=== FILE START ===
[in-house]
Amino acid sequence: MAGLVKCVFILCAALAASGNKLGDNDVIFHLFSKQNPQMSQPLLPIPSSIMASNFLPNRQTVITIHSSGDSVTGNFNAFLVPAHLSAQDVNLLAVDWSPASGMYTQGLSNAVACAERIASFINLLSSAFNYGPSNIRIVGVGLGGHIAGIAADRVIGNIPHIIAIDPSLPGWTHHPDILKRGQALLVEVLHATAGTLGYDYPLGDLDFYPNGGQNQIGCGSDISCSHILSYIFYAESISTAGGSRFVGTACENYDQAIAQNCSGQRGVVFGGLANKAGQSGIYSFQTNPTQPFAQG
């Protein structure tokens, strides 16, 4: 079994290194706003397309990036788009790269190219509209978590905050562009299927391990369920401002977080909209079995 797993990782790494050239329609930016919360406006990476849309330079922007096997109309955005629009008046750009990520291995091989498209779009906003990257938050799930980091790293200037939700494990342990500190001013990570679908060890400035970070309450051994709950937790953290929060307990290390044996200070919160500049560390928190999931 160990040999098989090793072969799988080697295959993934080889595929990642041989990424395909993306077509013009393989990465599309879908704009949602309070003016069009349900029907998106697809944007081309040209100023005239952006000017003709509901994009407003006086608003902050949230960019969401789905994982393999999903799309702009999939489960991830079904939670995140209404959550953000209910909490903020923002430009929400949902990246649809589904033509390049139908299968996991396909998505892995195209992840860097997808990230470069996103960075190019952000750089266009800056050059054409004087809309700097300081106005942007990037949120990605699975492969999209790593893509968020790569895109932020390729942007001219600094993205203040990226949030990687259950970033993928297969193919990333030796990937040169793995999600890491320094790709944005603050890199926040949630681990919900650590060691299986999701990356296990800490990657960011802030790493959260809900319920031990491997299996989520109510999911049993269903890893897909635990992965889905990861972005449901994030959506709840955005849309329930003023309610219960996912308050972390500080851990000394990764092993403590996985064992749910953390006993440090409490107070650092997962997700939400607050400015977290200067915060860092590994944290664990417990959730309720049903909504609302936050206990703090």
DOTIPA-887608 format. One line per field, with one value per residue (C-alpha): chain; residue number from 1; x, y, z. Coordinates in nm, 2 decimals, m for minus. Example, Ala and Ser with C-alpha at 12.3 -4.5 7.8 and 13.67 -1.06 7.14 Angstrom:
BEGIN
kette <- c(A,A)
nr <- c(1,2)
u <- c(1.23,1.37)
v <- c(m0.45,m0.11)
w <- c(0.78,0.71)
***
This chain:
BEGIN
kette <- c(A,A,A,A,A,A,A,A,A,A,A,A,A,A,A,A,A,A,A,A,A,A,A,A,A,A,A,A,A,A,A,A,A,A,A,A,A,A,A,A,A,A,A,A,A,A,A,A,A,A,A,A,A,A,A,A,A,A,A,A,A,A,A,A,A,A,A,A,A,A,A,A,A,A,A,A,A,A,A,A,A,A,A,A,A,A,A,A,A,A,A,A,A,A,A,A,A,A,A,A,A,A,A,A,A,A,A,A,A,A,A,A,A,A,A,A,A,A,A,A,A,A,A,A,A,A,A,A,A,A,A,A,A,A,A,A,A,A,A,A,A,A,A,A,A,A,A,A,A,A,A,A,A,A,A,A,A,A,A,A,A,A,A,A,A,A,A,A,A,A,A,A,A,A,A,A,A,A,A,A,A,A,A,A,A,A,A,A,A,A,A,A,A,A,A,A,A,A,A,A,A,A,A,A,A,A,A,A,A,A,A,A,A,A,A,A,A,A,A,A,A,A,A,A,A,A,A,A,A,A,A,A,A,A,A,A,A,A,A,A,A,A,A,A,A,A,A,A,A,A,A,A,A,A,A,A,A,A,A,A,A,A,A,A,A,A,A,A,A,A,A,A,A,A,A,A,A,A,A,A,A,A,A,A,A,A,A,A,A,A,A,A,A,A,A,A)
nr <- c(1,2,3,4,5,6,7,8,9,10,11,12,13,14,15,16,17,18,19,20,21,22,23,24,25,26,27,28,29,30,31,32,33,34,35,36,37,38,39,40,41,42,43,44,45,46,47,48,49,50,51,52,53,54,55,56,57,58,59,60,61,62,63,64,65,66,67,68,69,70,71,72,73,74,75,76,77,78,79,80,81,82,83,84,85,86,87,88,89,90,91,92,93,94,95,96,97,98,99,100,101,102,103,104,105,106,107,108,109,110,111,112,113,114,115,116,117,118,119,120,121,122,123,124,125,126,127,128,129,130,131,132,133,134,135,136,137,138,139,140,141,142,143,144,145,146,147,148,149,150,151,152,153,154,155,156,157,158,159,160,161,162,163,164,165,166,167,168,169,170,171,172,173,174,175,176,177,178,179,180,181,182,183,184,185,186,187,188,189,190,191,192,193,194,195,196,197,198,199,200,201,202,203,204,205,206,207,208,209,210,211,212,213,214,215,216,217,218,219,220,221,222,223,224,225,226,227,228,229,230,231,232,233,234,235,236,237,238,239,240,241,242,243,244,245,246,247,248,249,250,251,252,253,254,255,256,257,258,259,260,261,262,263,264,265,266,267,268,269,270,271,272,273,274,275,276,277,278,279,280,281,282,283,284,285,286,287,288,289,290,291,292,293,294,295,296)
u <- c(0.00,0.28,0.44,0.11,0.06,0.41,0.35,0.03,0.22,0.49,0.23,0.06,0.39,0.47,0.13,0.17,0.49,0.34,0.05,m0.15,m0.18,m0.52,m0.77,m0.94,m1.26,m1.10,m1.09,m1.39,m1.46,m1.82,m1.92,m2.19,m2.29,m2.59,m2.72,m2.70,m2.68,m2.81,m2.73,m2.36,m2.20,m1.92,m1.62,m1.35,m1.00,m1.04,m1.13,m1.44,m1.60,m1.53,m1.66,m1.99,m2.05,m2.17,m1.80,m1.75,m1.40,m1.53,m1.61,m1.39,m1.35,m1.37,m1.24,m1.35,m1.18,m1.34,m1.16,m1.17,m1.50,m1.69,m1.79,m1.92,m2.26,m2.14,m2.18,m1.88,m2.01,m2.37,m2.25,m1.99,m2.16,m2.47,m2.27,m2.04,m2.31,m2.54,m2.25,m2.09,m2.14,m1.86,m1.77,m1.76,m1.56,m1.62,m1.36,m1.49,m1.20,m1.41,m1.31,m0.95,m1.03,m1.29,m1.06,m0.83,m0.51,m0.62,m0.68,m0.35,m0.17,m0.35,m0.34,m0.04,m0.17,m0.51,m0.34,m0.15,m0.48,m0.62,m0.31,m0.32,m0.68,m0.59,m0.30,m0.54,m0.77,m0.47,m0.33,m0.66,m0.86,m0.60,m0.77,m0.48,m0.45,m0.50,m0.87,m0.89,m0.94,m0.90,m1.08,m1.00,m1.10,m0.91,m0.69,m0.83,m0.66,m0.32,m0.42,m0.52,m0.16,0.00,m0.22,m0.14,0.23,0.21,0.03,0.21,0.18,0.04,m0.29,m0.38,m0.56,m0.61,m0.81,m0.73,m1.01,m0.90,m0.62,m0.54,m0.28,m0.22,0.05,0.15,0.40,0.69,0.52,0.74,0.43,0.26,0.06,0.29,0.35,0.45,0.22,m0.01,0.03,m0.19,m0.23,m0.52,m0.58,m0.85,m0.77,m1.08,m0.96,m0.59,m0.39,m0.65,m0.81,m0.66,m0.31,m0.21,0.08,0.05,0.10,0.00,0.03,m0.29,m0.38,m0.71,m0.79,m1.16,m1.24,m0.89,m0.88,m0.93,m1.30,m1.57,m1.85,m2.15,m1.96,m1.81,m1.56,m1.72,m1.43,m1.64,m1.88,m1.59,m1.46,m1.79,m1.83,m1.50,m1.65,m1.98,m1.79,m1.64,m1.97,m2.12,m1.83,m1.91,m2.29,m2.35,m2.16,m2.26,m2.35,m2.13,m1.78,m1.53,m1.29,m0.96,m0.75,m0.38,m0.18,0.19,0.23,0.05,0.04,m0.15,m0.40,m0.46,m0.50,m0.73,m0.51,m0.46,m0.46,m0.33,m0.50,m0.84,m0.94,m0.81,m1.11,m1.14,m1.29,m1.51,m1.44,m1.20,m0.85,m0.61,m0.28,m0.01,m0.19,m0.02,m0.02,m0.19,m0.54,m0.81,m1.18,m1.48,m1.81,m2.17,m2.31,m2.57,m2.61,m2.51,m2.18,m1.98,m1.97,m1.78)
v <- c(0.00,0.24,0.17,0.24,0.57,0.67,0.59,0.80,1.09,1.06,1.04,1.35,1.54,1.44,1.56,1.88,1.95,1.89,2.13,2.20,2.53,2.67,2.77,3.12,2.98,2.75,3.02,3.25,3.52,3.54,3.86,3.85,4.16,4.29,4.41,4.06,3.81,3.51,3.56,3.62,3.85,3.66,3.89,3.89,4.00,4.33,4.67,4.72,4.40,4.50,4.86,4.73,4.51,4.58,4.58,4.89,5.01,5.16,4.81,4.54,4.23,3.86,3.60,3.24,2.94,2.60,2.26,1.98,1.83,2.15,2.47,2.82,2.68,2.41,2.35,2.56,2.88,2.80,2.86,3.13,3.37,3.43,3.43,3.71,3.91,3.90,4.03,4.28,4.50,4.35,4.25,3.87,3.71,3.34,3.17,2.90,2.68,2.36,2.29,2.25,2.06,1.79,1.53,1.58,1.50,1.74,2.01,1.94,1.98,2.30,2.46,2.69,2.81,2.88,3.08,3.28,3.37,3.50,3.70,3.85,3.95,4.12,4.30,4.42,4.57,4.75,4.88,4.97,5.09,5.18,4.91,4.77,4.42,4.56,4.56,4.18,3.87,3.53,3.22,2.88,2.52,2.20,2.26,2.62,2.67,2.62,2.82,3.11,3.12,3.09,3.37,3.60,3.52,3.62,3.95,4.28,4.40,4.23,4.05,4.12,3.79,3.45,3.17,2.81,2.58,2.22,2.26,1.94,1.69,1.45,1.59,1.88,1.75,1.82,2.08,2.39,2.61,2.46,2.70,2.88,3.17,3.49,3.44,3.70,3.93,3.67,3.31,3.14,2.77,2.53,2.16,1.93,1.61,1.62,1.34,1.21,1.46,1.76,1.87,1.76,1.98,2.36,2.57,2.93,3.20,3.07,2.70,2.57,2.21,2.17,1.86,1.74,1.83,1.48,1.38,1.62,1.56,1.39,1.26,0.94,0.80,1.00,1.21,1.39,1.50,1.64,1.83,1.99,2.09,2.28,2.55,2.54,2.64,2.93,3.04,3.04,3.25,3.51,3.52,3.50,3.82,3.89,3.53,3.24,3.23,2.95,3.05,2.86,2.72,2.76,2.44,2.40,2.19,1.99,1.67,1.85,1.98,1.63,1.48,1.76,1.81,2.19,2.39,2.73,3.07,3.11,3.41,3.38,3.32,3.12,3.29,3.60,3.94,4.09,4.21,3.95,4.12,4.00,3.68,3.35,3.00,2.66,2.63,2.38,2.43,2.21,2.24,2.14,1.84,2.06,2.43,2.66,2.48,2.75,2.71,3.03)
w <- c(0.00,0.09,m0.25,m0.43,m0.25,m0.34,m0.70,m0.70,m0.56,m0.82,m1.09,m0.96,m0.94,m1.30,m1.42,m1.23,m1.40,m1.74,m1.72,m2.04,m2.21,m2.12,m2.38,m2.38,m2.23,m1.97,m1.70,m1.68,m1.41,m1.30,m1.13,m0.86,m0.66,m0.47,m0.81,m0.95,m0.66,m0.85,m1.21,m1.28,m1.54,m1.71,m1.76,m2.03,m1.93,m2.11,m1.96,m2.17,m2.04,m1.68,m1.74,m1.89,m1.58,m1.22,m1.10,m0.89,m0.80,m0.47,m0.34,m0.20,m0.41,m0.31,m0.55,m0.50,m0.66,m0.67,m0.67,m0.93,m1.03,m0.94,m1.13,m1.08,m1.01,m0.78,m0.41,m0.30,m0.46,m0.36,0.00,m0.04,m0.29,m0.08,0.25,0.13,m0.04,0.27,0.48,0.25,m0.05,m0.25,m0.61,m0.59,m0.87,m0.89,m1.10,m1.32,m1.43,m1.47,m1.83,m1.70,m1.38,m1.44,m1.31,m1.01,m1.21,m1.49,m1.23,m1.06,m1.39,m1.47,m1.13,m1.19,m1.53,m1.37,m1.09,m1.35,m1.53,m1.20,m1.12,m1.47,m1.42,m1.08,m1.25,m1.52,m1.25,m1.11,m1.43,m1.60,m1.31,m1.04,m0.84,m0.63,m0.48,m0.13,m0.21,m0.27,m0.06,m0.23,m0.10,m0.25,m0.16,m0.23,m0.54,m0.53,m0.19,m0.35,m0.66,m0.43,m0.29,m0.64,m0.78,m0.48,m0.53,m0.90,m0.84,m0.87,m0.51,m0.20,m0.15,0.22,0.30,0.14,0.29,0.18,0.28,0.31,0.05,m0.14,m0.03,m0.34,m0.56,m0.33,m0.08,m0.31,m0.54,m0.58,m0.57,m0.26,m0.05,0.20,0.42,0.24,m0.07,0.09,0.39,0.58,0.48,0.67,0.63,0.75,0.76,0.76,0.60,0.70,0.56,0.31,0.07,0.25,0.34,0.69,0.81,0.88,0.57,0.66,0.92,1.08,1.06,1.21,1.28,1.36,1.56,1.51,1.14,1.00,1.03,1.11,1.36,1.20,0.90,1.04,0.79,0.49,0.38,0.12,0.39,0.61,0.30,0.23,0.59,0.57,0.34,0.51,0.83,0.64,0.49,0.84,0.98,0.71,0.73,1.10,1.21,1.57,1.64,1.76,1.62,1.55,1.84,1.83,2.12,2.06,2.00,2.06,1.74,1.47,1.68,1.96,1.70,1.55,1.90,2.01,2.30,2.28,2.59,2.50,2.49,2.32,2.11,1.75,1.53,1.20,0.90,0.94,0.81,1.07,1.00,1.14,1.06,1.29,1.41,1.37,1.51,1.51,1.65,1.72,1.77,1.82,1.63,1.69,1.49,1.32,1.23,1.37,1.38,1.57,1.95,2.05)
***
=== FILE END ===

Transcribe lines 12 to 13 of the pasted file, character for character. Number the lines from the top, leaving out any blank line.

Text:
This chain:
BEGIN